Saturday, January 29, 2005
Building it up, slowing it down
In Praise of Slowness, by Carl Honoré
I had an interesting conversation the other day with René Campbell, director of the Chapel Hill/Orange County Visitors Bureau. She's interested in the "Slow Cities" movement. Begun in Italy and spreading (slowly) across western Europe, it hasn't made much of an impact yet in the United States--unlike the related "Slow Food" movement, which has. Both are responses to globalization, which "proposes median models which belong to no one and inevitably generate mediocrity." Quoting further from the Slow Cities charter: cities are asked to
1- implement an environmental policy designed to maintain and develop the characteristics of their surrounding area and urban fabric, placing the onus on recovery and reuse techniques
2- implement an infrastructural policy which is functional for the improvement, not the occupation, of the land
3- promote the use of technologies to improve the quality of the environment and the urban fabric
4- encourage the production and use of foodstuffs produced using natural, eco-compatible techniques, excluding transgenic products, and setting up, where necessary, presidia to safeguard and develop typical products currently in difficulty, in close collaboration with the Slow Food Ark project and wine and food Presidia
5- safeguard autocthonous production, rooted in culture and tradition, which contributes to the typification of an area, maintaining its modes and mores and promoting preferential occasions and spaces for direct contacts between consumers and quality producers and purveyors
6- promote the quality of hospitality as a real bond with the local community and its specific features, removing the physical and cultural obstacles which may jeopardize the complete, widespread use of a city's resources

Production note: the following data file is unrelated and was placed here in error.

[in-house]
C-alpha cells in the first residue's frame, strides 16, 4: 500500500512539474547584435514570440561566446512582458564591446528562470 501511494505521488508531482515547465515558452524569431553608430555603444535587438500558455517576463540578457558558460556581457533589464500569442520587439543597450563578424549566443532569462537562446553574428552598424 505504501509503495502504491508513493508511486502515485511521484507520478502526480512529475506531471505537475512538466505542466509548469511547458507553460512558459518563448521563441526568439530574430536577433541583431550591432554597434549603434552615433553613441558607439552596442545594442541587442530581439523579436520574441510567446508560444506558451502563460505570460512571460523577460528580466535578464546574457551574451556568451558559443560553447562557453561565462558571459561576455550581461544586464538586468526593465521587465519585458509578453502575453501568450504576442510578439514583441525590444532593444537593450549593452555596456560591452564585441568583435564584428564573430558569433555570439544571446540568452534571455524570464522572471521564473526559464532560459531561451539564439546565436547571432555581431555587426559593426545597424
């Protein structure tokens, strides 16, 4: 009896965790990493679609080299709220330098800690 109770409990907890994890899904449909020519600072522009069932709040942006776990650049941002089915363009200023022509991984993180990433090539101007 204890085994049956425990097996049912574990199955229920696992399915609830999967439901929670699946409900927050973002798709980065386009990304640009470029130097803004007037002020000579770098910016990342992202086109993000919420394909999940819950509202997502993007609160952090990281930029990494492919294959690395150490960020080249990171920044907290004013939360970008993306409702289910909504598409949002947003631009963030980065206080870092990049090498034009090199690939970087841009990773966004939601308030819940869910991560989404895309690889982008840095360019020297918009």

7- promote awareness among all citizens, and not only among inside operators, that they live in a Slow City, with special attention to the of young people and schools through the systematic introduction of taste education.
Like the Green Cities movement, the Slow Cities movement emphasizes environmental sustainability.
Could Chapel Hill be a Slow City? We share many of the goals, at least when it comes to the environment. These are important goals to keep in mind as we move forward with the development of Parking Lots 2 and 5 and the Wallace Parking Deck. We're planning for a phased mixed-use development to the tune of $82 million. An "improvement," or an "occupation" of our downtown? I think it can be a genuine improvement if we are careful.
We're trying to be careful with the architecture, particularly the design of the public space. On February 10--timed to be before we go through our first round of evaluation of potential developers--the Chapel Hill-Carrboro Chamber of Commerce and the Town of Chapel Hill are hosting a session with Ronald Lee Fleming of the Townscape Institute. We will want his help in identifying what kinds of design work best to get people to slow down and interact, "to promote the quality of hospitality."
The odds are against slow cities, as I've suggested before. Wish us luck.
UPDATE on Ronald Lee Fleming's visit here.